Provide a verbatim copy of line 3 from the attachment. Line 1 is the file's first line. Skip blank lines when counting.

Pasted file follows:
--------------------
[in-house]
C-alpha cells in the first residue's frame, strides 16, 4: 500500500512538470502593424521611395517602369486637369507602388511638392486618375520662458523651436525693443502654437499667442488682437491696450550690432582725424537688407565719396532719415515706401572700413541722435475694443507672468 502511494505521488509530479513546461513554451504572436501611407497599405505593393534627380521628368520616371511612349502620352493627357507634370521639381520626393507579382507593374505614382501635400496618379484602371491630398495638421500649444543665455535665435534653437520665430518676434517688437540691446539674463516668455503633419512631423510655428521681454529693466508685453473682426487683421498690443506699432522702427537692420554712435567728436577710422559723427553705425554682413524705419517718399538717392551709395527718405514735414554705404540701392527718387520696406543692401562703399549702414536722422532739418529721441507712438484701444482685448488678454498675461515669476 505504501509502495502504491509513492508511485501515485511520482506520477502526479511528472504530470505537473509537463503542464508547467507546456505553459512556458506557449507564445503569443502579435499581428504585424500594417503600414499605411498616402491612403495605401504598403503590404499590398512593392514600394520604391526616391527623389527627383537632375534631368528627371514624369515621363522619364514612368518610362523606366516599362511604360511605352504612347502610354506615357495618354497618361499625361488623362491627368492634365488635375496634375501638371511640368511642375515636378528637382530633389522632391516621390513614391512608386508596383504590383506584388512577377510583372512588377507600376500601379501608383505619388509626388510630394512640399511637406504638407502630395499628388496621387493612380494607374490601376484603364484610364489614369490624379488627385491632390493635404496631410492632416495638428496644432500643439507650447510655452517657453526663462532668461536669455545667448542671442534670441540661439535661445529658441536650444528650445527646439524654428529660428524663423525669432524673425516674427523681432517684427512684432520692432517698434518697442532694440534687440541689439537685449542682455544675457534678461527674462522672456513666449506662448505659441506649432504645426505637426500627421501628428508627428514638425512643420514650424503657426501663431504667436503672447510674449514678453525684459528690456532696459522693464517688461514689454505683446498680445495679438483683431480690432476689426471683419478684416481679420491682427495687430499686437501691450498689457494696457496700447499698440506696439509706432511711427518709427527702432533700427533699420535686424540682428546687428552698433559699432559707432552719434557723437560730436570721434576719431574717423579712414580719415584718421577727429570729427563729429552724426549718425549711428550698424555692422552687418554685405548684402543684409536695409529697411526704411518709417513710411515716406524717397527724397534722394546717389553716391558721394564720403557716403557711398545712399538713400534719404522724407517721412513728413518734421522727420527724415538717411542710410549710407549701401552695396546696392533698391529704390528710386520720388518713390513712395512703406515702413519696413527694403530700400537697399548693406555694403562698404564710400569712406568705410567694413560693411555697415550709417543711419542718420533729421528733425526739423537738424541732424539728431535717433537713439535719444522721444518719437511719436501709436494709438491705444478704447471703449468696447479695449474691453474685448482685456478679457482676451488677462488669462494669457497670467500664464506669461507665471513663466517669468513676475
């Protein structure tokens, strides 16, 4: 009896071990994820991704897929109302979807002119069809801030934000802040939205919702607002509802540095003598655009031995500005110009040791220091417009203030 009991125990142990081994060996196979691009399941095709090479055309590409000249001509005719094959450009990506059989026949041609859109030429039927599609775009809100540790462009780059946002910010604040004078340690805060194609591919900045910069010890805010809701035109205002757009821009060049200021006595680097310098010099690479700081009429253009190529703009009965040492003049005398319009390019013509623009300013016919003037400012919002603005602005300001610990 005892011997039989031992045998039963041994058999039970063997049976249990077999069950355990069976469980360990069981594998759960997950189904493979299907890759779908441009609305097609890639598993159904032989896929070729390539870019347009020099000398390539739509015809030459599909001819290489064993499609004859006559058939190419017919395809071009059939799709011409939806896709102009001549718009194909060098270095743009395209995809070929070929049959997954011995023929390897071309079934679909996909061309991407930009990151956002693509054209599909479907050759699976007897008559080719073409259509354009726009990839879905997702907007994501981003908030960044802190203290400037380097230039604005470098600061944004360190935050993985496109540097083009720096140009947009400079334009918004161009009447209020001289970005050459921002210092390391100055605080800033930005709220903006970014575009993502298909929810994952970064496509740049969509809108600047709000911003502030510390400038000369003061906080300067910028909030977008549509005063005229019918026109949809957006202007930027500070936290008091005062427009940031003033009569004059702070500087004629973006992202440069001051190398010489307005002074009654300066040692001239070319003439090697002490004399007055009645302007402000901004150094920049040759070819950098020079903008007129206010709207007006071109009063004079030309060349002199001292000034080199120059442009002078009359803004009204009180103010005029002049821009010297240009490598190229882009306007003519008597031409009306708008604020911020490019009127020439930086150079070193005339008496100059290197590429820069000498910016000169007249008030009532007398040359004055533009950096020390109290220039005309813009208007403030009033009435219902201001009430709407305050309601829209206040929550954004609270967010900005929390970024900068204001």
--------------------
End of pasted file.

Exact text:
């Protein structure tokens, strides 16, 4: 009896071990994820991704897929109302979807002119069809801030934000802040939205919702607002509802540095003598655009031995500005110009040791220091417009203030 009991125990142990081994060996196979691009399941095709090479055309590409000249001509005719094959450009990506059989026949041609859109030429039927599609775009809100540790462009780059946002910010604040004078340690805060194609591919900045910069010890805010809701035109205002757009821009060049200021006595680097310098010099690479700081009429253009190529703009009965040492003049005398319009390019013509623009300013016919003037400012919002603005602005300001610990 005892011997039989031992045998039963041994058999039970063997049976249990077999069950355990069976469980360990069981594998759960997950189904493979299907890759779908441009609305097609890639598993159904032989896929070729390539870019347009020099000398390539739509015809030459599909001819290489064993499609004859006559058939190419017919395809071009059939799709011409939806896709102009001549718009194909060098270095743009395209995809070929070929049959997954011995023929390897071309079934679909996909061309991407930009990151956002693509054209599909479907050759699976007897008559080719073409259509354009726009990839879905997702907007994501981003908030960044802190203290400037380097230039604005470098600061944004360190935050993985496109540097083009720096140009947009400079334009918004161009009447209020001289970005050459921002210092390391100055605080800033930005709220903006970014575009993502298909929810994952970064496509740049969509809108600047709000911003502030510390400038000369003061906080300067910028909030977008549509005063005229019918026109949809957006202007930027500070936290008091005062427009940031003033009569004059702070500087004629973006992202440069001051190398010489307005002074009654300066040692001239070319003439090697002490004399007055009645302007402000901004150094920049040759070819950098020079903008007129206010709207007006071109009063004079030309060349002199001292000034080199120059442009002078009359803004009204009180103010005029002049821009010297240009490598190229882009306007003519008597031409009306708008604020911020490019009127020439930086150079070193005339008496100059290197590429820069000498910016000169007249008030009532007398040359004055533009950096020390109290220039005309813009208007403030009033009435219902201001009430709407305050309601829209206040929550954004609270967010900005929390970024900068204001």